Terradaze and I were about to be married and were house-hunting in full earnest. After a back-breaking search, we finally found a house that was within our budget and in the area we wanted; more importantly, it was a house that we wanted to call home.
We'll sign the lease documents today and then go and celebrate at a good restaurant, we decided.
H.O.W.E.V.E.R, as they say, there is many a slip between the cup and the lip - at the last minute, the house slipped out of our hands.
Stunned, we made our way back to our hostels. An hour in the train , spent in absolute stony silence. There was precious little to be said anyway - the wedding was less than two weeks away, and we had no other apartments short-listed. Without it being said , we knew that staying in our hostels after getting married was a distinct possibility! By the time the train pulled into Churchgate station, it was past midnight. We were tired and frustrated, not to mention very very hungry.
As we were walking out of the station, we heard the hiss of a gas stove and a the clanging of a spoon on a wok. Something smelt delicious. A street cart selling burji - pav (bread).
Perhaps, it was because we were feeling so miserable. Perhaps it was because we weren't expecting to get any hot food being sold at that hour. But the sight of that street cart filled us with great joy. And at that moment, the hopelessness we felt, lifted. Just a minor hiccup, we told each other. We would find a way out, we said.
To this day, whenever I make anda burji, I can recall the minutest details of that night - the ebony coloured man cranking up the flame, throwing in the ingredients one after the other, stirring them quickly and vigorously, tiny beads of sweat on his fore-head, his banian that once must've been white, now faded and stained with splotches of turmeric here and there. The two of us, wolfing down the burji pav, filled with renewed hope.
Egg burji is one very easy thing to make. There are no fixed measures here, so my quantities keep changing; use the following just as a guideline, but this is one recipe where you can do as you please!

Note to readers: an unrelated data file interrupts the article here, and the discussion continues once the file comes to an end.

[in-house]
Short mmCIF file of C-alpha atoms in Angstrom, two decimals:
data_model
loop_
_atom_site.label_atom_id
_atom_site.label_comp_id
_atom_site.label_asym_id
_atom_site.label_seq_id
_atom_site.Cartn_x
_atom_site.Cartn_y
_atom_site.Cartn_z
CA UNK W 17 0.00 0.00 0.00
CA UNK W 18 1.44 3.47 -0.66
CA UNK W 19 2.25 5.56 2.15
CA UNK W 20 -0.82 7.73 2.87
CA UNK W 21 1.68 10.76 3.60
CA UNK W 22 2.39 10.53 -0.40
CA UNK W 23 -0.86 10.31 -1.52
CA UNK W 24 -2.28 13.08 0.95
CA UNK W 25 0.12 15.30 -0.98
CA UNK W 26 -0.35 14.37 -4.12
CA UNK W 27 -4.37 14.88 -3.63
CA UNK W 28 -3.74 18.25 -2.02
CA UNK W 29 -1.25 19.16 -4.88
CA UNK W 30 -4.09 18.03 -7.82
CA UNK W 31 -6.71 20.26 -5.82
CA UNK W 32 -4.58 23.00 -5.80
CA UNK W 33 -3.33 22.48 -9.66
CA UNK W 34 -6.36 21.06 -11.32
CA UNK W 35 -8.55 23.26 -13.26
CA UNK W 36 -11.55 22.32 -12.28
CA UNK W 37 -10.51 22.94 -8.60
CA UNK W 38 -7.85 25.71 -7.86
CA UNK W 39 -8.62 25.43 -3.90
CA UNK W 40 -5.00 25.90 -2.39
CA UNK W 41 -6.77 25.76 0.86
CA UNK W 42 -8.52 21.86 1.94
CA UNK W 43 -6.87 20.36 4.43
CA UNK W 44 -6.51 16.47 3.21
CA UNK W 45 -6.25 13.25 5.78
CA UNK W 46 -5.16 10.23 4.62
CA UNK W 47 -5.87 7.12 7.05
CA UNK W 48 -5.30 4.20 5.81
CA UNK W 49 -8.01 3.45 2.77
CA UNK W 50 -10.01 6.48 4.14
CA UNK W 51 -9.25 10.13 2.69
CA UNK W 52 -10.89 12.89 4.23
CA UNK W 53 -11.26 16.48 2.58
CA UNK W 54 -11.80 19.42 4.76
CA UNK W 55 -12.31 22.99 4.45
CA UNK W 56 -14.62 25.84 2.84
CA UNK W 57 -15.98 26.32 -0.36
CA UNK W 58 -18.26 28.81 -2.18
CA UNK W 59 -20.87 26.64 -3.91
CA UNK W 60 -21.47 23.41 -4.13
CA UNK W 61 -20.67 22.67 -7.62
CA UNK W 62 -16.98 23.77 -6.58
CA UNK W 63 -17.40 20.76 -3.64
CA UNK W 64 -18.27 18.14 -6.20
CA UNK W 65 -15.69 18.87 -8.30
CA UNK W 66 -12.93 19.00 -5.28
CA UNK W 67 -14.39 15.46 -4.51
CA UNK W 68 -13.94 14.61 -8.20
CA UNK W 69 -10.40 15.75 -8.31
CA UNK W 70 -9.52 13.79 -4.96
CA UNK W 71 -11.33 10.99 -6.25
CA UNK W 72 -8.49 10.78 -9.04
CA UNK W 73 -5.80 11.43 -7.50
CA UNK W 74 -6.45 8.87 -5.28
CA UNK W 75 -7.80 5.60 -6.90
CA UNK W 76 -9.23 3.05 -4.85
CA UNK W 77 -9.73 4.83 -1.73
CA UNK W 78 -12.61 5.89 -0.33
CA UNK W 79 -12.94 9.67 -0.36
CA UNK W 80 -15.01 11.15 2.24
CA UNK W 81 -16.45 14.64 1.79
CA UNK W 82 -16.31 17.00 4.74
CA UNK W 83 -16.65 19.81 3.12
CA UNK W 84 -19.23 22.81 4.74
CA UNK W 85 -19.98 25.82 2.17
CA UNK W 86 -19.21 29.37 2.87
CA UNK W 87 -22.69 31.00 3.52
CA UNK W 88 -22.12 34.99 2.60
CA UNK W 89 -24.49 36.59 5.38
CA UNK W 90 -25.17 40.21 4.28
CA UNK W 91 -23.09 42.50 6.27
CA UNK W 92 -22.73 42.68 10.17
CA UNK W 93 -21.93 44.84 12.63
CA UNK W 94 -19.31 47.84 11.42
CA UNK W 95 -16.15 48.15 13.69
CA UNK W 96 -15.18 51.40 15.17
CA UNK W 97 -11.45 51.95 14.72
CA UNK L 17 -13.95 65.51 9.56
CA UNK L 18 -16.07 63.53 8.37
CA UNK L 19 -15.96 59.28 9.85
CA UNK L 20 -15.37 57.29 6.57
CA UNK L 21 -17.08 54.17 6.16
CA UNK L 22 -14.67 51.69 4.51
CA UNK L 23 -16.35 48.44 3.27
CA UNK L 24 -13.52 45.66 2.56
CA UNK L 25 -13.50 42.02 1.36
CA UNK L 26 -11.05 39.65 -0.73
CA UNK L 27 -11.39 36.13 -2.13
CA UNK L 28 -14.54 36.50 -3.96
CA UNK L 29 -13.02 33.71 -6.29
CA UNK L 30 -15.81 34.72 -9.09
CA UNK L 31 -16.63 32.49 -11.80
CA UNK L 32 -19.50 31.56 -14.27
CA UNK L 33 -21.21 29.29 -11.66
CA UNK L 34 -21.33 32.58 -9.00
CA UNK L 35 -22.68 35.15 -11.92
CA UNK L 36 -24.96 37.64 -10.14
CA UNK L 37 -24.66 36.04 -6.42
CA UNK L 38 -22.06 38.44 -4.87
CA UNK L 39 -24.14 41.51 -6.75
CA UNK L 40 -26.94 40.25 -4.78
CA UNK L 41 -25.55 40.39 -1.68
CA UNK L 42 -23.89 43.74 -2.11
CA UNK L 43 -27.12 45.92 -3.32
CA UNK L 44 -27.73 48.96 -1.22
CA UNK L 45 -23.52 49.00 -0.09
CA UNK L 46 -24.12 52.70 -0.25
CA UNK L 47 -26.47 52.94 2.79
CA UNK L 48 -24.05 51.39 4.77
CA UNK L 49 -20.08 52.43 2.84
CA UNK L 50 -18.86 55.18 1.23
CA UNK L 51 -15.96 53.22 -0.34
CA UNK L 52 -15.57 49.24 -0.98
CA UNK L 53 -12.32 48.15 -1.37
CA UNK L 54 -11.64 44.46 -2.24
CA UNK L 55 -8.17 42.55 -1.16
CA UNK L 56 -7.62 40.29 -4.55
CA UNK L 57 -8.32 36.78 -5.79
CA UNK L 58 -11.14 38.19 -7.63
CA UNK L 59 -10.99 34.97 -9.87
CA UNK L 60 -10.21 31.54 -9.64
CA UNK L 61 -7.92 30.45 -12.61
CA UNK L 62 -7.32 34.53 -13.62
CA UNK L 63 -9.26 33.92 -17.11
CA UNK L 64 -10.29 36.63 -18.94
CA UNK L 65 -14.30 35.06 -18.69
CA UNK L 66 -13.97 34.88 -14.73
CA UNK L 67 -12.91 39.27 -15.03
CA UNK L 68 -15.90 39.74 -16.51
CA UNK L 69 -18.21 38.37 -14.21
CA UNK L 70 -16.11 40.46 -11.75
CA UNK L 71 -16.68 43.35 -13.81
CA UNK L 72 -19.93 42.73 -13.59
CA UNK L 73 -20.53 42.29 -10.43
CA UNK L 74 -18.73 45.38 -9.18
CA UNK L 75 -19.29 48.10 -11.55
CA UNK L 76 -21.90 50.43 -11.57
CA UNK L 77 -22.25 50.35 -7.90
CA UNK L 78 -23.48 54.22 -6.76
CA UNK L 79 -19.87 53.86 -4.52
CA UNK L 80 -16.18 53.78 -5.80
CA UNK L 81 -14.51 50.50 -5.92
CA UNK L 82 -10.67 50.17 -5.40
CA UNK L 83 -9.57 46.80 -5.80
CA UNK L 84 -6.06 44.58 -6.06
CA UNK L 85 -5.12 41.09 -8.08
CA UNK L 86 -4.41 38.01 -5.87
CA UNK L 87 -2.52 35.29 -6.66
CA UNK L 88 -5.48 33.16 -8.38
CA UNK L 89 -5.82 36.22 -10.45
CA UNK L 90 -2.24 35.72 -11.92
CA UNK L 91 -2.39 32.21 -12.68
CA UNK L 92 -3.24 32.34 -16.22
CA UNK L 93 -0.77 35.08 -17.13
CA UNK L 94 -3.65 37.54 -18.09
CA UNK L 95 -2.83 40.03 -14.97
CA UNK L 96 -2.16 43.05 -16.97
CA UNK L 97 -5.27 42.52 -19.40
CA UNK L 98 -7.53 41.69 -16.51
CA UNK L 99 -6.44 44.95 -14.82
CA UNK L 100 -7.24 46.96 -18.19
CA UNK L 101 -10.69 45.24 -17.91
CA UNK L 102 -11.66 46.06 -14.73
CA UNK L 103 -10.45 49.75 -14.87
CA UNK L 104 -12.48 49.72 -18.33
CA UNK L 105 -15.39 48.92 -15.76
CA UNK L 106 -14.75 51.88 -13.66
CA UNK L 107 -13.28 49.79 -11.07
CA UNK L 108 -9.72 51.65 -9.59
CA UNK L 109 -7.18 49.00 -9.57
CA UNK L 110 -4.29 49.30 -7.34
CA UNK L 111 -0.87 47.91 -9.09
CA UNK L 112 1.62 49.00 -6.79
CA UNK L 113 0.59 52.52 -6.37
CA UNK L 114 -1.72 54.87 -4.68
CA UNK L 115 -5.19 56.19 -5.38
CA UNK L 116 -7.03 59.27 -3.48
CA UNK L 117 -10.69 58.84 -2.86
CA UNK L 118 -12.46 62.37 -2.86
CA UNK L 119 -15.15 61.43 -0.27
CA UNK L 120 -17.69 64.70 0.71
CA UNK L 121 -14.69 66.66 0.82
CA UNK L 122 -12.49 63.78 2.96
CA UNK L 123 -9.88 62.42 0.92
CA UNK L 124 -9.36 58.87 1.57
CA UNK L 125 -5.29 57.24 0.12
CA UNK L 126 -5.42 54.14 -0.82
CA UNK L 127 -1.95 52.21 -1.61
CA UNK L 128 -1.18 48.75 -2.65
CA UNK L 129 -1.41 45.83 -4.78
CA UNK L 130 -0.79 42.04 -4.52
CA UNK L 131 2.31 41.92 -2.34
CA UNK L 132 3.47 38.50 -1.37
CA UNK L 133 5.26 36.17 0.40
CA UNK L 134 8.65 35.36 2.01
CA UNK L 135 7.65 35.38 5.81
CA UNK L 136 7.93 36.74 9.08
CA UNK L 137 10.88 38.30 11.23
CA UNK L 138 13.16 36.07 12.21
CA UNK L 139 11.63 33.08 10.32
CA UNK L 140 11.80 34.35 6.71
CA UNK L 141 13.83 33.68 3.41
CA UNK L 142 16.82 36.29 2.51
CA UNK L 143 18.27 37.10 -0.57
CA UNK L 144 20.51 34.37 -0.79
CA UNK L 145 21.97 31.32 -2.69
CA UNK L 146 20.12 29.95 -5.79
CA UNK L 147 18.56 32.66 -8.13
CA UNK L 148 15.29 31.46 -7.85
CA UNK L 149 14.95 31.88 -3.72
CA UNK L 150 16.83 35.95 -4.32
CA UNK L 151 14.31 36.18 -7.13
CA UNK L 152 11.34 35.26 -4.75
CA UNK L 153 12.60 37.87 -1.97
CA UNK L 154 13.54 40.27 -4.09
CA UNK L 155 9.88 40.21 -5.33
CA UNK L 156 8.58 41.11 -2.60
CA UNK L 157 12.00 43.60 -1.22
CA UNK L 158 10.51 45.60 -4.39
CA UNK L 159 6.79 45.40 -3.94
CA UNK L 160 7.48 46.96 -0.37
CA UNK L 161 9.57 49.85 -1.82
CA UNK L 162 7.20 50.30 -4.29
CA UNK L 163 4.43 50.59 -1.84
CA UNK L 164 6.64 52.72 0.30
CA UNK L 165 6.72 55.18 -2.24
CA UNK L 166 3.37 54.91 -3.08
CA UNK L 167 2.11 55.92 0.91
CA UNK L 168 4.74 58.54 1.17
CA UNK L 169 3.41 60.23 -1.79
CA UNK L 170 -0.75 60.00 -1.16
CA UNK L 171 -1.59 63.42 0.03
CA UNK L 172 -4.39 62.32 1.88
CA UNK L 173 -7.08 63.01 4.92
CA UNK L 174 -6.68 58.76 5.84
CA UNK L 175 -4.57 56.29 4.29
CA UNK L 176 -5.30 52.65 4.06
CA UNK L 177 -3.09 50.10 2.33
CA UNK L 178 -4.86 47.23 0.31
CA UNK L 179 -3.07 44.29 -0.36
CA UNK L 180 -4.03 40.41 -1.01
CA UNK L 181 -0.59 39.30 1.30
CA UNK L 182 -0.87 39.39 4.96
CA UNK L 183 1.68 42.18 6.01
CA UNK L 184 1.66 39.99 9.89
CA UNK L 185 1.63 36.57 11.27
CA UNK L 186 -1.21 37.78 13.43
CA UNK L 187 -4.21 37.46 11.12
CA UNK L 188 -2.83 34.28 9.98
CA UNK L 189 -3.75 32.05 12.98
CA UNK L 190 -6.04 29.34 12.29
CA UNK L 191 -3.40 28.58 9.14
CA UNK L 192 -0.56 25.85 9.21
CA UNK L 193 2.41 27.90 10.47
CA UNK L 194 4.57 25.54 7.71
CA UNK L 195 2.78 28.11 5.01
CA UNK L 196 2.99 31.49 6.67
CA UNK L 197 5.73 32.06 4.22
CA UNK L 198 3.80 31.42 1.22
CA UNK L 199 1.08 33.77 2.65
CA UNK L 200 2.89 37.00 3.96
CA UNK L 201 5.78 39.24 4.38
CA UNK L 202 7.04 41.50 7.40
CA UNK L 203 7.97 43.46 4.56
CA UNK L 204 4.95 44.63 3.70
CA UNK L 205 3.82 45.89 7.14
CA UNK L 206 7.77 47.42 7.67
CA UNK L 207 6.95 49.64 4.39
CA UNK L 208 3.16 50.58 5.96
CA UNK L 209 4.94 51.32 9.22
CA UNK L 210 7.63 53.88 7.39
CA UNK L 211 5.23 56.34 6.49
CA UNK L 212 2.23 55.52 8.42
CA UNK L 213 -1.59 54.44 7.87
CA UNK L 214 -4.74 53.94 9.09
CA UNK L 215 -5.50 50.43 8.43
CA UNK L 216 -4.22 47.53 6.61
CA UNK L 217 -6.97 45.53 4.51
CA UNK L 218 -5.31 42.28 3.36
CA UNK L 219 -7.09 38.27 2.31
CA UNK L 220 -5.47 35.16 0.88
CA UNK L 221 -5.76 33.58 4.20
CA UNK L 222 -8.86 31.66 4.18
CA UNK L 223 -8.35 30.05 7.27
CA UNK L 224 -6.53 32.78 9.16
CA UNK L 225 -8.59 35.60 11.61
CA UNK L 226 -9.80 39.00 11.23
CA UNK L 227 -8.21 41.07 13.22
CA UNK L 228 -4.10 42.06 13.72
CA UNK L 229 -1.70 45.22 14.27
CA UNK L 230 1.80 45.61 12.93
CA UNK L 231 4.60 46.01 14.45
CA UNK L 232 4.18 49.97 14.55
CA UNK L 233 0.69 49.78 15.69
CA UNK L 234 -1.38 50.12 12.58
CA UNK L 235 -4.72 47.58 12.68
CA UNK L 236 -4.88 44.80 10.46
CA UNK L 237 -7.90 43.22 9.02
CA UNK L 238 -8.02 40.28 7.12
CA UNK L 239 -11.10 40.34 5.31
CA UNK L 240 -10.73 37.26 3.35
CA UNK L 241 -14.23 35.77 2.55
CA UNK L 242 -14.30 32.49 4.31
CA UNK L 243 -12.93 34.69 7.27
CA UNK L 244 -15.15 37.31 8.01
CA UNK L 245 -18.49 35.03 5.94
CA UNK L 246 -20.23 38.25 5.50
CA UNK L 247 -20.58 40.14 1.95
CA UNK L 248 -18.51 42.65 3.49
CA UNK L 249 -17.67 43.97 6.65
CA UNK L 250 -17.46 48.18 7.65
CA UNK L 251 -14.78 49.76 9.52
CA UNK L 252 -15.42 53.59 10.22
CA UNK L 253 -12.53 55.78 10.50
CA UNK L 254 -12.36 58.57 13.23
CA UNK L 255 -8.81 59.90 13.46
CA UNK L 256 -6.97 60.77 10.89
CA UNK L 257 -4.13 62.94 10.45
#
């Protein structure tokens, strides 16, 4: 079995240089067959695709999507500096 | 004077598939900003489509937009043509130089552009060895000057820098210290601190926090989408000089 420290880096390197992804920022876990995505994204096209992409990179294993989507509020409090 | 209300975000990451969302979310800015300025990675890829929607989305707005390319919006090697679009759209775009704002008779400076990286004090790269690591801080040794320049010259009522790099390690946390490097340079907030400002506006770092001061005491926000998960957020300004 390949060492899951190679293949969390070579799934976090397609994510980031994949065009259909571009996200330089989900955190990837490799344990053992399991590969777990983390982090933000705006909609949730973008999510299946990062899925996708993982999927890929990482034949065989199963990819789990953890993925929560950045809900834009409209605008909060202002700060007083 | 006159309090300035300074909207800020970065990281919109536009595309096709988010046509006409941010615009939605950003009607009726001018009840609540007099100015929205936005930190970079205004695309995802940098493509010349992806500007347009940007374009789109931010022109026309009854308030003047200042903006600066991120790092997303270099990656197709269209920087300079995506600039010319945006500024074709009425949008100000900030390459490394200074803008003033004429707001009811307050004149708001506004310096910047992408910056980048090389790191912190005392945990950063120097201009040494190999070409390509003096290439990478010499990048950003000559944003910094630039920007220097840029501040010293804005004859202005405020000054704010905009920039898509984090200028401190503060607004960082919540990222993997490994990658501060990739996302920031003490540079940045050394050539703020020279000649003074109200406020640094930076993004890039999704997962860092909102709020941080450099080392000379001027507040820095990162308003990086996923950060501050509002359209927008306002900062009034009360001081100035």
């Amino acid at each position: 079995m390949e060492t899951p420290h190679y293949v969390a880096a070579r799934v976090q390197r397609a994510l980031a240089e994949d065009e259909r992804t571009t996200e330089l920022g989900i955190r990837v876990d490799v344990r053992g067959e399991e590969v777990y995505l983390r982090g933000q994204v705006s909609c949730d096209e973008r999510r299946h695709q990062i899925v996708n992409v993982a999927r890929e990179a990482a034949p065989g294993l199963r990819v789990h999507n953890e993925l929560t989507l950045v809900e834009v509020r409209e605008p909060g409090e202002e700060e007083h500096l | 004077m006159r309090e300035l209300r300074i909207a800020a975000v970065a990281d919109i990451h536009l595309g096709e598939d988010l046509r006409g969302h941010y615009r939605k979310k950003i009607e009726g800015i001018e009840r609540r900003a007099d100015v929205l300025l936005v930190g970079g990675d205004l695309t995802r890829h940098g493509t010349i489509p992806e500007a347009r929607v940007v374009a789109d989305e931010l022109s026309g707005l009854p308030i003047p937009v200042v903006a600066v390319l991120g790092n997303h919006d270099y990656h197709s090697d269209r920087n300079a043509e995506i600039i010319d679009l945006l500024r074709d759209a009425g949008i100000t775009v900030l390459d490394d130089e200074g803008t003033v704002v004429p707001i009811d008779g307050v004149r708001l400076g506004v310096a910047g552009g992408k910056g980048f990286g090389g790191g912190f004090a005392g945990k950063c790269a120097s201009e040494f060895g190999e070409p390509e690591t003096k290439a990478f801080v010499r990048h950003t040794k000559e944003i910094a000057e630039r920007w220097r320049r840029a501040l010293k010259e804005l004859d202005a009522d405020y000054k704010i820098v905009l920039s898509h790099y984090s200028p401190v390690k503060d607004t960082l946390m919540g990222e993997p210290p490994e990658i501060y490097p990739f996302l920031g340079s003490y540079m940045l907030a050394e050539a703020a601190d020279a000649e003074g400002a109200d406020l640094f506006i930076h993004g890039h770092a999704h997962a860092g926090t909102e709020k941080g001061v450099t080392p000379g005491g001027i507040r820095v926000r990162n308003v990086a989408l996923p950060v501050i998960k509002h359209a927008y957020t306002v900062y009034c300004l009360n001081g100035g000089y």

Onions - 1 large, finely chopped
Tomatoes - 2 medium, chopped
Green bell pepper - 1/2, chopped (optional)
Ginger - 1 tsp, grated
Green chillies - 2, chopped
Turmeric powder - 1/4 tsp
Coriander leaves - 1 tbsp, chopped
Eggs - 4, lightly beaten
(vegetarians can substitute eggs with crumbed paneer, vegans can use soy granules)
Heat oil and saute the onions till pink. Add in the ginger and the bell pepper, if using. Stir till the bell pepper softens, about 2 minutes.
Add the tomatoes, green chillies, turmeric and salt and stir till the tomatoes become soft and mushy, then toss in the coriander leaves.
Add the eggs in and mix till the eggs are set.
I serve my burji with these butter rolls ; it is as delicious with rotis.
Thursday, November 5, 2009
What pictures, I ask him.
The ones you clicked of the aloo gobi, he responds.
(As you can seee, he has become very conditioned to this cooking-clicking-reviewing the pictures-then finally eating routine).
But I didn't click any, I tell him
Oh, aren't you going to blog about it, he queries.
Blog? About aloo gobi? No, not really, I tell him.
For one, it is the most basic of veggies. Everyone knows how to make this.
Ahem, he smiles. Everyone knows how to make it, he repeats.
For, a long time ago, aloo gobi was my nemesis. I'd never get it right - either the potatoes would be burnt or the gobi (cauliflower) would be mushy and over-cooked. But then, one learns!